Booby traps 'intended for humans'
Police in Utah are questioning two men over killer booby traps - one of them a spiked boulder - rigged up along a popular trail.
Tripping a ground wire would have sent the 20lb boulder crashing into an unsuspecting hiker, authorities said. Another trap was designed to trip a passer-by into a bed of sharpened wooden stakes, police said.
Two men arrested over the weekend on suspicion of misdemeanour reckless endangerment said the traps were intended for wildlife, but investigators did not believe the story.
The suspects built a dead-wood shelter as a possible lure for hikers who could step inside only through the two booby-trapped entrances, Utah County sheriff's sergeant Spencer Cannon said. "This is a shelter put together by people, visited by people - anything that would be impacted by their device would have to be humans," Sgt Cannon said. "It took some time to build these traps. They took rope, heavy-duty fishing line, and they intended what the traps were going to do."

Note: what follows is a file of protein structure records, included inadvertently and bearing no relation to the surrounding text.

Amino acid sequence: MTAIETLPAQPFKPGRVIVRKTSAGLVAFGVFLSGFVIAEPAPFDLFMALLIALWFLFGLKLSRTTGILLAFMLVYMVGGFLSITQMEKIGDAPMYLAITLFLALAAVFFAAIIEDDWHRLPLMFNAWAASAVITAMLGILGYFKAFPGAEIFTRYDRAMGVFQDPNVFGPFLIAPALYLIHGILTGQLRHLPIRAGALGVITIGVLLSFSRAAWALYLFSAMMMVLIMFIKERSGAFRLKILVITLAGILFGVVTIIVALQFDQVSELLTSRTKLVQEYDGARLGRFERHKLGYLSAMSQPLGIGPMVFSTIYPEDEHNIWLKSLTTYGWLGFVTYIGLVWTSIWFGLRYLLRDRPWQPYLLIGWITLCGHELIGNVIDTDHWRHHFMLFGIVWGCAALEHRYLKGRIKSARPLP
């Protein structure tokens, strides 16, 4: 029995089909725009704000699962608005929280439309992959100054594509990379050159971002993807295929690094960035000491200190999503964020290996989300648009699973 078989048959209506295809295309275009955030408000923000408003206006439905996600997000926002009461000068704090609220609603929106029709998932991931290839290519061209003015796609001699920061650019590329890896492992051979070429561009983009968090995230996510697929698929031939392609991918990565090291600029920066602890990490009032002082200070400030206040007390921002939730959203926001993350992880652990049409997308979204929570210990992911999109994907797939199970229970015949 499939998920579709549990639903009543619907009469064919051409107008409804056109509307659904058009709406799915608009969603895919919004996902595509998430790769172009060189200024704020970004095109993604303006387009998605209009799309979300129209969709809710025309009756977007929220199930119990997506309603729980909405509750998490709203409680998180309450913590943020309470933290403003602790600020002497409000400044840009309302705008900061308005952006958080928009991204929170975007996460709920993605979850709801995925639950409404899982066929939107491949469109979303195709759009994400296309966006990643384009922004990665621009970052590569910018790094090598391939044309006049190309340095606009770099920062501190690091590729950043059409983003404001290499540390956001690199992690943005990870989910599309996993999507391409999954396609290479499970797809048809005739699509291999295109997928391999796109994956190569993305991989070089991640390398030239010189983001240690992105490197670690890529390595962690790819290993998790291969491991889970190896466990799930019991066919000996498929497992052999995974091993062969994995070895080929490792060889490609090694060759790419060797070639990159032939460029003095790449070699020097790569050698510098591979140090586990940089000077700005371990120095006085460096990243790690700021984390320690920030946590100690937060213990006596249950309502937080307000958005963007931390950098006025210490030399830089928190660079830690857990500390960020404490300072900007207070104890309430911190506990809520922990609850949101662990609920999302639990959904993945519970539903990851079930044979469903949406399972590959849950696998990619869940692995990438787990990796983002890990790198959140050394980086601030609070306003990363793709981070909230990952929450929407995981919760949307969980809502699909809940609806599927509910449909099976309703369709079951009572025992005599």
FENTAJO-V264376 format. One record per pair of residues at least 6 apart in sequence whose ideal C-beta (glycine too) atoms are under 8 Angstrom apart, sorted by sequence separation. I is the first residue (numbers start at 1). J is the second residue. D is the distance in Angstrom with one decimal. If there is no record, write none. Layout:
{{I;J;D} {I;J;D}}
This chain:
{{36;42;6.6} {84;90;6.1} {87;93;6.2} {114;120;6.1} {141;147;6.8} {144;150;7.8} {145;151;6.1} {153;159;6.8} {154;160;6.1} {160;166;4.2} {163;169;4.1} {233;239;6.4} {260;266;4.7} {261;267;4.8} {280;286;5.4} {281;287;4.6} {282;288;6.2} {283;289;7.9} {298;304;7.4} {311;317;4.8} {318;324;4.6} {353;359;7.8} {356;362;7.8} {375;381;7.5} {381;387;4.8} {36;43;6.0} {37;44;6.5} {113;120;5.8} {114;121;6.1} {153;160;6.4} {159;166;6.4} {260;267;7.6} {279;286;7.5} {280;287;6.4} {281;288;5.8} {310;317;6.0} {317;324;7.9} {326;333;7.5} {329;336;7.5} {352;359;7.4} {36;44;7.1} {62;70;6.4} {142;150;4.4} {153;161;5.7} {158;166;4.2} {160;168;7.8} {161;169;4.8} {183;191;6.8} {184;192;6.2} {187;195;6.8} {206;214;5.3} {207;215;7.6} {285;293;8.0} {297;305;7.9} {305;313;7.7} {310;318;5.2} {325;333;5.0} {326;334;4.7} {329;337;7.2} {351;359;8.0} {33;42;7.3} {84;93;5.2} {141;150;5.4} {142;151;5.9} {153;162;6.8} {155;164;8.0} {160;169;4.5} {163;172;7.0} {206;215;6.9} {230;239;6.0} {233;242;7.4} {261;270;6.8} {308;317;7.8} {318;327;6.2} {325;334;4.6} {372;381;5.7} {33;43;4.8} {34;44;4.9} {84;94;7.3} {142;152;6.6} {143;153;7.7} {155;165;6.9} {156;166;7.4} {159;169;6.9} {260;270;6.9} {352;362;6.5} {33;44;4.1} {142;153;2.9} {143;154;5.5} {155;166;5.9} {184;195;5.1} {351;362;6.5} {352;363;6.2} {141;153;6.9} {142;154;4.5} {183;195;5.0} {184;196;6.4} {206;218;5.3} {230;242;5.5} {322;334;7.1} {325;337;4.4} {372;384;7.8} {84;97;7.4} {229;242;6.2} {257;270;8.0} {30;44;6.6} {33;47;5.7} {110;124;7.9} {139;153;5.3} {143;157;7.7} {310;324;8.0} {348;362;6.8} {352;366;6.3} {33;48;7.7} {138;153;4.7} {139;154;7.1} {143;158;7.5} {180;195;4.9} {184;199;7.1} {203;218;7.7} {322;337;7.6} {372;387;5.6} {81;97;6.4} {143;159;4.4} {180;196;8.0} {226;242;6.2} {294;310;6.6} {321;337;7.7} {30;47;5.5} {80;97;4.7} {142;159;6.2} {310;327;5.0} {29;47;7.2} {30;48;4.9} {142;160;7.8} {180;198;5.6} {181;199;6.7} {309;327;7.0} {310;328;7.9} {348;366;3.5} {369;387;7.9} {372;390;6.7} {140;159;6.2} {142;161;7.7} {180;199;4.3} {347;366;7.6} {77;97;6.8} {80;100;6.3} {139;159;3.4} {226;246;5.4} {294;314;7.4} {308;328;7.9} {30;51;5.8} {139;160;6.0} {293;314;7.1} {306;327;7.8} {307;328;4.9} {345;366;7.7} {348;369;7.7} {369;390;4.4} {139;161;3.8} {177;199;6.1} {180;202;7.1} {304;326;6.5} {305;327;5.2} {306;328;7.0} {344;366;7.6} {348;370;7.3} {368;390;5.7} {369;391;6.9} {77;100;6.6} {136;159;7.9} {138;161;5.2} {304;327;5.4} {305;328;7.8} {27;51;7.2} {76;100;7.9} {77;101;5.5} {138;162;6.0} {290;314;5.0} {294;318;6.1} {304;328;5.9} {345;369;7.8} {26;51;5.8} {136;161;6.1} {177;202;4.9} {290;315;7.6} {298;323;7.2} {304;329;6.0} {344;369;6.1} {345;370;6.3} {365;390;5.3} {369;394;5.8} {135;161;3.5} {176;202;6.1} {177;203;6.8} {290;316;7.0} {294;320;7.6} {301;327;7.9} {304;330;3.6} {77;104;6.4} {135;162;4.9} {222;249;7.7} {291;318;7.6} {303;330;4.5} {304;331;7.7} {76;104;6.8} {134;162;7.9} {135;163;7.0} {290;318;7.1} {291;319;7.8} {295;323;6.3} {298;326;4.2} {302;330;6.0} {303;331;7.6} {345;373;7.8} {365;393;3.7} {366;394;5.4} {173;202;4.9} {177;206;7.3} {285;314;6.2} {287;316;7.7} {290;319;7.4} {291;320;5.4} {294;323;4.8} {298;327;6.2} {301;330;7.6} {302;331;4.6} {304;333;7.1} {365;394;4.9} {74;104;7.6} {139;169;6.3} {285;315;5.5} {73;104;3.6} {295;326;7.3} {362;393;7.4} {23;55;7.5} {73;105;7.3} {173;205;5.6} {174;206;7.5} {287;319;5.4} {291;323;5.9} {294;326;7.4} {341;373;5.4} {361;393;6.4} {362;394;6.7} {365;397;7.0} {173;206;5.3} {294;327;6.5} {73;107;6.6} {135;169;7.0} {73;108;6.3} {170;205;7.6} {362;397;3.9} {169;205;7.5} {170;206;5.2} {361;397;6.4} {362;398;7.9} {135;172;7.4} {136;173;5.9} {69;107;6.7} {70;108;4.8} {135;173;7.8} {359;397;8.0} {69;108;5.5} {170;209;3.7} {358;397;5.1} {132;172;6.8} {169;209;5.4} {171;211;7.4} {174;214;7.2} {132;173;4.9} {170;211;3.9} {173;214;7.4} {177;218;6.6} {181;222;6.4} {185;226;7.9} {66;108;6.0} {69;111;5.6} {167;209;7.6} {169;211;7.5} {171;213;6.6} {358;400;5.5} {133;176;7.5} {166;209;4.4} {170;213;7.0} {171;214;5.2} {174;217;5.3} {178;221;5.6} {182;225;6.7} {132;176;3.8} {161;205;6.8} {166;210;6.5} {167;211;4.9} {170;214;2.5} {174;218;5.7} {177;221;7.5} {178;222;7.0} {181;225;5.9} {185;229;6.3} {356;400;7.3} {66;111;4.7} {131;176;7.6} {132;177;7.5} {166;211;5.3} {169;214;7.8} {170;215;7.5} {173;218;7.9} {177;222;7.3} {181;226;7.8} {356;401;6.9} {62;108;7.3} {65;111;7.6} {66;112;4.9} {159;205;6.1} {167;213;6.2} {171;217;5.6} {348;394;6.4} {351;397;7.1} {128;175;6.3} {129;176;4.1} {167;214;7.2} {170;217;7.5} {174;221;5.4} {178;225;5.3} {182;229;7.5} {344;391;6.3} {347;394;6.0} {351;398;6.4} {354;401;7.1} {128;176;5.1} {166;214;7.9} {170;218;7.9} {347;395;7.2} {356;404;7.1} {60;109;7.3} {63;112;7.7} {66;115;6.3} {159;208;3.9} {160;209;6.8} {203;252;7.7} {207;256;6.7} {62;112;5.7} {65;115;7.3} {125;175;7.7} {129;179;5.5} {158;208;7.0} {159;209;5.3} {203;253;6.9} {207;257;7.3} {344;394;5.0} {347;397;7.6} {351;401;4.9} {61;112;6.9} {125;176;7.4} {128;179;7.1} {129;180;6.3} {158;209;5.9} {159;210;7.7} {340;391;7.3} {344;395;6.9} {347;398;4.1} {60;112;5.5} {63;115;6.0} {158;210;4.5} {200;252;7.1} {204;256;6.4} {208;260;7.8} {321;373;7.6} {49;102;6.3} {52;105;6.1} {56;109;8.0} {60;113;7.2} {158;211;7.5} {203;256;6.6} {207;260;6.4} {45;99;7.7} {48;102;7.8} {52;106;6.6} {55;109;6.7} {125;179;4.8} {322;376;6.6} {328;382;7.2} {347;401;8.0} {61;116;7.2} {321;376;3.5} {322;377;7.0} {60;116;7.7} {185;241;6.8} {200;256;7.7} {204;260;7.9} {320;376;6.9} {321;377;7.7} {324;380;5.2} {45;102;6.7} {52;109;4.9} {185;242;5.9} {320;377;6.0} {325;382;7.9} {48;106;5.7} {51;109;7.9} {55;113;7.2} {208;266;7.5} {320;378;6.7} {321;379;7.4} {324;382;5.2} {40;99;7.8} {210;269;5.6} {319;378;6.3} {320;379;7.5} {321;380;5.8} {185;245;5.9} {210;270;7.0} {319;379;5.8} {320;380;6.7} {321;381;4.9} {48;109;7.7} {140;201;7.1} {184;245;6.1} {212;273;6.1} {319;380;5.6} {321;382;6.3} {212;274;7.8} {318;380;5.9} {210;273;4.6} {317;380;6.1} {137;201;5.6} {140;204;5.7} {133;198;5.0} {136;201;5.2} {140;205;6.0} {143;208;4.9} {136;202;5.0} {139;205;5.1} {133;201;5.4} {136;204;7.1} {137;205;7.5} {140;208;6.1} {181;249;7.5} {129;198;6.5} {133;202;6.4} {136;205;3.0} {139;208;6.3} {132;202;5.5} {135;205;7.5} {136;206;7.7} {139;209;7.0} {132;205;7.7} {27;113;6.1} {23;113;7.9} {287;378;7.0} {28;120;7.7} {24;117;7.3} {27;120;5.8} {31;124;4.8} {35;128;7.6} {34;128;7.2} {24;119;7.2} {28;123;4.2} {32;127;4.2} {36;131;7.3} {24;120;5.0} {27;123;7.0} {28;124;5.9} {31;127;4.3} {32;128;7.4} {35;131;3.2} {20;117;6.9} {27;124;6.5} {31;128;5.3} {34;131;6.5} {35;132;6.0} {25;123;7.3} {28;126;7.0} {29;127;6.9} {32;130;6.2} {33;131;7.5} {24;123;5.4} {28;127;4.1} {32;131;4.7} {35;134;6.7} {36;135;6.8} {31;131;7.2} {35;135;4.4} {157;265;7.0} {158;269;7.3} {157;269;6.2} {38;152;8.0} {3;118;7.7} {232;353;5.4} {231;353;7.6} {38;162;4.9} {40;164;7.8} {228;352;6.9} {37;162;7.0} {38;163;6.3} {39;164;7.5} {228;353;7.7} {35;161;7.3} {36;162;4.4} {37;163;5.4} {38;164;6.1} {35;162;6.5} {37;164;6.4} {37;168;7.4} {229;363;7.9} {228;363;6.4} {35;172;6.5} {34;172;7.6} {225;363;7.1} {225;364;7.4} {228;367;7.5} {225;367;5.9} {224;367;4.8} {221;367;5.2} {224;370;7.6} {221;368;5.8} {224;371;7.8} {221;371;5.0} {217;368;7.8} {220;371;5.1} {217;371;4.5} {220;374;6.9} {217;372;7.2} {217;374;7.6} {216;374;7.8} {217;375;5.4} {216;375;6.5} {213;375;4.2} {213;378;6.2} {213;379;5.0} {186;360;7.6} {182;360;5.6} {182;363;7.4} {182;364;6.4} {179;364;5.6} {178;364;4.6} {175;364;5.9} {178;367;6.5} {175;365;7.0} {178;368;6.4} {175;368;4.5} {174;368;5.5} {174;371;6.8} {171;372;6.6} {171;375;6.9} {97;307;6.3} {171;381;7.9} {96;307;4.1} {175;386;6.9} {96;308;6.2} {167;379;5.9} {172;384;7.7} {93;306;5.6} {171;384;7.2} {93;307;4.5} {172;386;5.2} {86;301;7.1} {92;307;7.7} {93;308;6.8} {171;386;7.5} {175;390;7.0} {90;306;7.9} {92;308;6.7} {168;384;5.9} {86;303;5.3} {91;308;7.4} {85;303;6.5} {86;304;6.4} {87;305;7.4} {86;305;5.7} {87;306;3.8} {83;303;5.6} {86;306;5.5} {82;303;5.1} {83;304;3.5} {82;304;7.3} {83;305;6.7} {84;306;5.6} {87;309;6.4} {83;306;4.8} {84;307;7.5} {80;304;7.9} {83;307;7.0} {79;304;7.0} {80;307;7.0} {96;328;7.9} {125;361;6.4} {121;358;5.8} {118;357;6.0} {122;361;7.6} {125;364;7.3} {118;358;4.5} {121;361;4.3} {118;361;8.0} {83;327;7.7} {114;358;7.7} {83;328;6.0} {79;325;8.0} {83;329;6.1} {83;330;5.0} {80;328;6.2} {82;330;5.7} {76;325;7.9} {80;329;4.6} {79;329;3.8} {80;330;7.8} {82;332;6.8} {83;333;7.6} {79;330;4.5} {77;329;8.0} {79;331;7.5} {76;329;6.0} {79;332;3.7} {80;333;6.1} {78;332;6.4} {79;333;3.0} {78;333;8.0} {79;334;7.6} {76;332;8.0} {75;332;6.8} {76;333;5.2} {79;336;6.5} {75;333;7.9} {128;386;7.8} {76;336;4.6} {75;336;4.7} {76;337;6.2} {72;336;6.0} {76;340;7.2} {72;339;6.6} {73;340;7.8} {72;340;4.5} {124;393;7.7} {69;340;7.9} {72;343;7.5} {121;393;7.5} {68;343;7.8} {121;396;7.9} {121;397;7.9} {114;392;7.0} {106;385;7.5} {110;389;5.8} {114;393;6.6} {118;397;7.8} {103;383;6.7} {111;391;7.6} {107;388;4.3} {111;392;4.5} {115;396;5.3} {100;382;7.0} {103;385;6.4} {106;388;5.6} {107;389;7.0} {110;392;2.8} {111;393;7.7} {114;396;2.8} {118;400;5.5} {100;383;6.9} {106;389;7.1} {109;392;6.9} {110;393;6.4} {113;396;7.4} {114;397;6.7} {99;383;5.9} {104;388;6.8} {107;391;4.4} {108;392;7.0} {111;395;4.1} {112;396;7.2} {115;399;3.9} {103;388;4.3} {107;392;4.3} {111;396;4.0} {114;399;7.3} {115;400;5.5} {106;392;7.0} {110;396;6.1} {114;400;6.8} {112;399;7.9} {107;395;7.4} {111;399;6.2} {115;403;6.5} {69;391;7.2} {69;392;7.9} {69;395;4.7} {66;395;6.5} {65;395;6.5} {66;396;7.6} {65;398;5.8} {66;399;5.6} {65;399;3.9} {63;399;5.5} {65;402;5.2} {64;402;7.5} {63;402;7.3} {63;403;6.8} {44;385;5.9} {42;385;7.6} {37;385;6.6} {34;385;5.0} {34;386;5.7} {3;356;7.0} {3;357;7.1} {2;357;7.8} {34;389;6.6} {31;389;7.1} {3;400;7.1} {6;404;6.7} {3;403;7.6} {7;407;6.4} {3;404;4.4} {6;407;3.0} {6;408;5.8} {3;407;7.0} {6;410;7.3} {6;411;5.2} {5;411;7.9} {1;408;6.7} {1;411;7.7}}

The structure was easy to see, Sgt Cannon said, but the booby traps could have been overlooked by everyone except a military-trained officer like James Schoeffler of the US Forest Service, trained in hazardous device detection.
Mr Schoeffler was on a routine patrol along Big Springs Trail last week when he noticed the trip wires. "A lot of people go up there after dark, as well," Sgt Cannon said. "We're very, very fortunate that it was Officer Schoeffler who found it."
Authorities said he disabled the traps after taking photos and video of the site.
The area is in Provo Canyon, a popular hiking spot a few miles from central Provo. Sgt Cannon said the traps were just half a mile from a busy trailhead.
Authorities said a tipster alerted them about comments on Facebook that mentioned the traps and the shelter. Detectives then tracked down the suspects, Sgt Cannon said.
Benjamin Rutkowski, 19, of Orem, and Kai Christensen, 21, of Provo, were charged in the Utah County Jail on Saturday and released on bail.